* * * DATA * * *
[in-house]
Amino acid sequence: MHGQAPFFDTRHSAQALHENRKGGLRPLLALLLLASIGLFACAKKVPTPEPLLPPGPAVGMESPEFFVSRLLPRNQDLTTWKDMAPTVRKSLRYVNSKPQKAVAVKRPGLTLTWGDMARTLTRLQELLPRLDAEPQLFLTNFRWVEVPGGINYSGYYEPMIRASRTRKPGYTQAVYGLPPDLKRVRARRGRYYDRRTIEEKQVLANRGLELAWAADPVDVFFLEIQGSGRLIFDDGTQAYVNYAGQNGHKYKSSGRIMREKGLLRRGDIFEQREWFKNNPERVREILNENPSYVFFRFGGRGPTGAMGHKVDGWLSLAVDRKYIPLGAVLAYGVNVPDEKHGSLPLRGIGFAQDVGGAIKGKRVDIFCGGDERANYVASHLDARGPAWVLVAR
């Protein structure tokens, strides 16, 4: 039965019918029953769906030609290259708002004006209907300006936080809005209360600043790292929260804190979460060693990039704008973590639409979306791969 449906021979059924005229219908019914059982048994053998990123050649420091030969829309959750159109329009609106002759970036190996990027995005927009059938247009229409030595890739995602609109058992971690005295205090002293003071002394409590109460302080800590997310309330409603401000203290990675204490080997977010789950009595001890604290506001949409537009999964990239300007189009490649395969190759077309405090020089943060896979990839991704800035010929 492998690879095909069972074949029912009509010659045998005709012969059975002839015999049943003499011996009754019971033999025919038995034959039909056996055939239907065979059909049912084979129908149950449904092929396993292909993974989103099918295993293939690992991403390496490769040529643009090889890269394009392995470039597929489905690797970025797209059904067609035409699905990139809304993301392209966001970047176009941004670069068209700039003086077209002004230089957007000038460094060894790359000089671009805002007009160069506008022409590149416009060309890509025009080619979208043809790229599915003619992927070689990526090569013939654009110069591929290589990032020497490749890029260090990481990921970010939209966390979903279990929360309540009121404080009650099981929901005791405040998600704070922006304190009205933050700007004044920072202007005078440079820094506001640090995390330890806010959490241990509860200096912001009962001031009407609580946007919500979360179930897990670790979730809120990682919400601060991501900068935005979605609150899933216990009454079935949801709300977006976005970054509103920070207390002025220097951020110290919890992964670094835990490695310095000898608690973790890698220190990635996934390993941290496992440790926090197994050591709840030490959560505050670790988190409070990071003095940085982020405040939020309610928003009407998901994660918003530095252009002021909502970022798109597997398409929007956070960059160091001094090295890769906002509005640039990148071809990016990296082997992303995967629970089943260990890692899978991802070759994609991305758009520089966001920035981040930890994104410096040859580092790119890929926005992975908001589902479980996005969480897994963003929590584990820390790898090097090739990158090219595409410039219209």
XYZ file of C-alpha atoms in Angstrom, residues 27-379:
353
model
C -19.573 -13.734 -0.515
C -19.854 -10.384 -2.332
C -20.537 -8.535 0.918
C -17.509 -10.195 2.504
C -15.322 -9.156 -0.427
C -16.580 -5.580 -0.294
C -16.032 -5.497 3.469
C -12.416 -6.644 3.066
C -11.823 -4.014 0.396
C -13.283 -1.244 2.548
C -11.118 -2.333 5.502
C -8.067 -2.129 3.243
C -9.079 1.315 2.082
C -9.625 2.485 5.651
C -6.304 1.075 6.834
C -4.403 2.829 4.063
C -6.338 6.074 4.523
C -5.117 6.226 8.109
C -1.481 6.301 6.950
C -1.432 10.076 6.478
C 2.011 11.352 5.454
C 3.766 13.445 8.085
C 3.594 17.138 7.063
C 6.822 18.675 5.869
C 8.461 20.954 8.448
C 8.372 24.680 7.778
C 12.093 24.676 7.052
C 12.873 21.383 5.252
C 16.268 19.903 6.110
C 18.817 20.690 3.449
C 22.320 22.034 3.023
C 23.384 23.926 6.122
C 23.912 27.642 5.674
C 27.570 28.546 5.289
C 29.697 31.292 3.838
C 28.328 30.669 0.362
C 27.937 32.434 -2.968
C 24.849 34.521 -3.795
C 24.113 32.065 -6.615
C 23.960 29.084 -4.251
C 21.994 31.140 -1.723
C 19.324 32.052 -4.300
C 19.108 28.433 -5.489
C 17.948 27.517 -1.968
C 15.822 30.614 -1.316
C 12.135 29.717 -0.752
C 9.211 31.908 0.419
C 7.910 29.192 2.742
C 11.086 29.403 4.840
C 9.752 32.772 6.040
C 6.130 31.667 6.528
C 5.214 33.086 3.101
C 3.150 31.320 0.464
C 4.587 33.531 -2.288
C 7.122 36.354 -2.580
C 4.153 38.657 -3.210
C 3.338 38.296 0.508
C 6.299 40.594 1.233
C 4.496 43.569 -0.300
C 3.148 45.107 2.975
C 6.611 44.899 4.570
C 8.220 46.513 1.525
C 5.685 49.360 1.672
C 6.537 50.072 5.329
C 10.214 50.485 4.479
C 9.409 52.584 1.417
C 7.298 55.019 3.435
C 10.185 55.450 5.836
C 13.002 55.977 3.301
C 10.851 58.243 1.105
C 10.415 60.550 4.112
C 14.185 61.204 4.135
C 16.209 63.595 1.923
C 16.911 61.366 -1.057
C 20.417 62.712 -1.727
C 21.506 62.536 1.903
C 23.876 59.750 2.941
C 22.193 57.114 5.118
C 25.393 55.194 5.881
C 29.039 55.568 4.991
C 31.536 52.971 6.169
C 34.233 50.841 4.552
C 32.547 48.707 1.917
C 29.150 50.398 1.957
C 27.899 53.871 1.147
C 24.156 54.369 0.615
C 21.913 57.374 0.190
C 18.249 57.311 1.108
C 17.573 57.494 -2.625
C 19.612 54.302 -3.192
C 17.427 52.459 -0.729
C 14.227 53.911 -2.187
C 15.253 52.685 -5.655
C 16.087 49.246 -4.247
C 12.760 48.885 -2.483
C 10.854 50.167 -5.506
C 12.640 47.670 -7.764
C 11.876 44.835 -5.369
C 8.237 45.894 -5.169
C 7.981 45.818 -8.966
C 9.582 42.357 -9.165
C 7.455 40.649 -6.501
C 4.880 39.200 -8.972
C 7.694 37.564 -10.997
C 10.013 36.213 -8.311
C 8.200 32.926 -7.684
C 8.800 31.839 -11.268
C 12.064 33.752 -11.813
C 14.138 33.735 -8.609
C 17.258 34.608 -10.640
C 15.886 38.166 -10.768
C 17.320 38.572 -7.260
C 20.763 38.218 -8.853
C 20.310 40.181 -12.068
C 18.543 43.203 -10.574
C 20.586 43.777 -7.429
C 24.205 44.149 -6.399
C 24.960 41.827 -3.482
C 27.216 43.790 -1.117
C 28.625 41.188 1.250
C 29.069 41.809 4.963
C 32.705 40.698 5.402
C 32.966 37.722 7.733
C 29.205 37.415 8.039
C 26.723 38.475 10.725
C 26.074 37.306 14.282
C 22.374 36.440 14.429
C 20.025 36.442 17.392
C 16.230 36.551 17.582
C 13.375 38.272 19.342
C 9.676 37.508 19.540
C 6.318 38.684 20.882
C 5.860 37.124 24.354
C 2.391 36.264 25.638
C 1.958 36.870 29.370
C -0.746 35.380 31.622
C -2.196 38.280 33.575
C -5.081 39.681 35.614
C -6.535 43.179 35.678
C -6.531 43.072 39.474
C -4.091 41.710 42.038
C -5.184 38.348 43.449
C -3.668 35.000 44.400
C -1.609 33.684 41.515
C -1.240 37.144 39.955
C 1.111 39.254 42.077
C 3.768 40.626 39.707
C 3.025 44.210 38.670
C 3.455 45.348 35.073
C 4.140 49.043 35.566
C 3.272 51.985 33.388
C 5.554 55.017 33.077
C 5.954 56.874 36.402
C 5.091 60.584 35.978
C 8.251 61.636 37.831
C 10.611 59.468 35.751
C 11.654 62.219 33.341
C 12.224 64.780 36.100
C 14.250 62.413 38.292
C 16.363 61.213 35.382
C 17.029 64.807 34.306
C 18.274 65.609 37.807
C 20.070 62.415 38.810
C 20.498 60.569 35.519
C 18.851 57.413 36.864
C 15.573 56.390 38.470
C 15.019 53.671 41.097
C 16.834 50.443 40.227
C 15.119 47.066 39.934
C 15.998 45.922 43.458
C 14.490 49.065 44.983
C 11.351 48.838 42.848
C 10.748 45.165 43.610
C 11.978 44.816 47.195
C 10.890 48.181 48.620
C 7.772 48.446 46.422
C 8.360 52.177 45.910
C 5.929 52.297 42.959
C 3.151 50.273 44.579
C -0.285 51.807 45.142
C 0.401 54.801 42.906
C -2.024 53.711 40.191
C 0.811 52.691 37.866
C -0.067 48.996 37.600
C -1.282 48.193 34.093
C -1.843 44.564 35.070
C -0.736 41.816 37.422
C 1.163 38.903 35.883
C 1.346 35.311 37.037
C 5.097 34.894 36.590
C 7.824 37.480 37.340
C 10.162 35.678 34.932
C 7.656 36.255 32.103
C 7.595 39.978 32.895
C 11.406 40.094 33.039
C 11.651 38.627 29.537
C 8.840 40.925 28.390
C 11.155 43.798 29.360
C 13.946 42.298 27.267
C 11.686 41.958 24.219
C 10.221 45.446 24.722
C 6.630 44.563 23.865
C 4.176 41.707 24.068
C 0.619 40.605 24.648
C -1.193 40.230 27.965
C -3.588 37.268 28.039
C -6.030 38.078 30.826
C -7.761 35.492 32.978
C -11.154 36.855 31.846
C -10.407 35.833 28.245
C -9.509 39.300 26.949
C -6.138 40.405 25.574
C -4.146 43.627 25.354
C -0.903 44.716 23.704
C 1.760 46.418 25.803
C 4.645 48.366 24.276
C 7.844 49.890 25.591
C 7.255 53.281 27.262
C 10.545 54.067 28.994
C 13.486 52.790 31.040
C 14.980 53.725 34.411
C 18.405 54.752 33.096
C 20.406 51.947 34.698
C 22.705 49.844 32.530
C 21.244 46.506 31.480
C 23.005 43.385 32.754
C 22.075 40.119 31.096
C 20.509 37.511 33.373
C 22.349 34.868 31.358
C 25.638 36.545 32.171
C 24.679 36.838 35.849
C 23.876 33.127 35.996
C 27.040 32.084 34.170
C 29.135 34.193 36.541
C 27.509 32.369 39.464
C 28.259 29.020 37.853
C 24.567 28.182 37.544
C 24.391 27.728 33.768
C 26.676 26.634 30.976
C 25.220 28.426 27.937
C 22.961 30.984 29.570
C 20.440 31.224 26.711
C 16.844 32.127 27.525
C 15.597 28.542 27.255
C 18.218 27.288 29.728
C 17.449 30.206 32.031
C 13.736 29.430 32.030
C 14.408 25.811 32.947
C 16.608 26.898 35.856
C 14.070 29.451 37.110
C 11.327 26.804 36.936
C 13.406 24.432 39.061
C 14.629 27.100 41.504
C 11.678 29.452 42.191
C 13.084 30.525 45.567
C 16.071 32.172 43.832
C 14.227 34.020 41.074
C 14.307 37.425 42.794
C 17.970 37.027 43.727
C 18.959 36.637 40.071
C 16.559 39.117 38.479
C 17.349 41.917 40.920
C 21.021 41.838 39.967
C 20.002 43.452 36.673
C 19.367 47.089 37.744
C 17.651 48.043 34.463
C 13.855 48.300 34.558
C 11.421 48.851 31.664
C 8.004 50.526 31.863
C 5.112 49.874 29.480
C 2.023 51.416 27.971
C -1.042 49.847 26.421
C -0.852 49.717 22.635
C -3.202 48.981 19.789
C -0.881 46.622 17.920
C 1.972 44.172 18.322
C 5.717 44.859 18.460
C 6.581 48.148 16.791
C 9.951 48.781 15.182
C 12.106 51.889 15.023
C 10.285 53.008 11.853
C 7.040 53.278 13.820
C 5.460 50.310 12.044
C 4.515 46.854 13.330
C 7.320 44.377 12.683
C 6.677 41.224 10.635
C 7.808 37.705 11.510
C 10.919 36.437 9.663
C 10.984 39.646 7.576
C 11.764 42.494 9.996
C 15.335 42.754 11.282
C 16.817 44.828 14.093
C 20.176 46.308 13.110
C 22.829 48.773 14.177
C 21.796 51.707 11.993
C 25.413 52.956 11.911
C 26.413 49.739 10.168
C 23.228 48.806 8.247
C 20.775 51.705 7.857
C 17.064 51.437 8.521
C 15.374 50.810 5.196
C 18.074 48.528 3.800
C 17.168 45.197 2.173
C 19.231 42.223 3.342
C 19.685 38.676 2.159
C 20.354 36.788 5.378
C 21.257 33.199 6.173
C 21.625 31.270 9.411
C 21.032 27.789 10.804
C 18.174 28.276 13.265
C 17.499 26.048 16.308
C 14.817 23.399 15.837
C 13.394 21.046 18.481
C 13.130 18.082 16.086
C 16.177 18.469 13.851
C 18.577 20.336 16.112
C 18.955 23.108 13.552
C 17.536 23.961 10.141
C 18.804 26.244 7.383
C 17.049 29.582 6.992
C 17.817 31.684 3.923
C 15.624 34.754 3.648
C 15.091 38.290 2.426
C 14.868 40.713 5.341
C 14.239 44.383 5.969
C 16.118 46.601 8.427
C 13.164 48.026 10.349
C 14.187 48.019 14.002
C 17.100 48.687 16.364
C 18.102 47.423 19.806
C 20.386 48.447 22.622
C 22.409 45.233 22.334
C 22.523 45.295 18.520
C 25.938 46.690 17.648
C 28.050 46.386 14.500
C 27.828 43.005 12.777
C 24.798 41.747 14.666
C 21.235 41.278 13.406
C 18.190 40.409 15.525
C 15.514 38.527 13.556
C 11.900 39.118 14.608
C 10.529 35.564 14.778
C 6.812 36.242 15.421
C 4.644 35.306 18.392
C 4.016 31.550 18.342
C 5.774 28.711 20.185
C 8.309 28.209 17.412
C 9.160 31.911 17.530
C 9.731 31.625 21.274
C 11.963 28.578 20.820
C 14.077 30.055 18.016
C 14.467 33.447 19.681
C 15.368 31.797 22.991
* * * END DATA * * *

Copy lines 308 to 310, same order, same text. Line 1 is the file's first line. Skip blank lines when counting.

C 18.074 48.528 3.800
C 17.168 45.197 2.173
C 19.231 42.223 3.342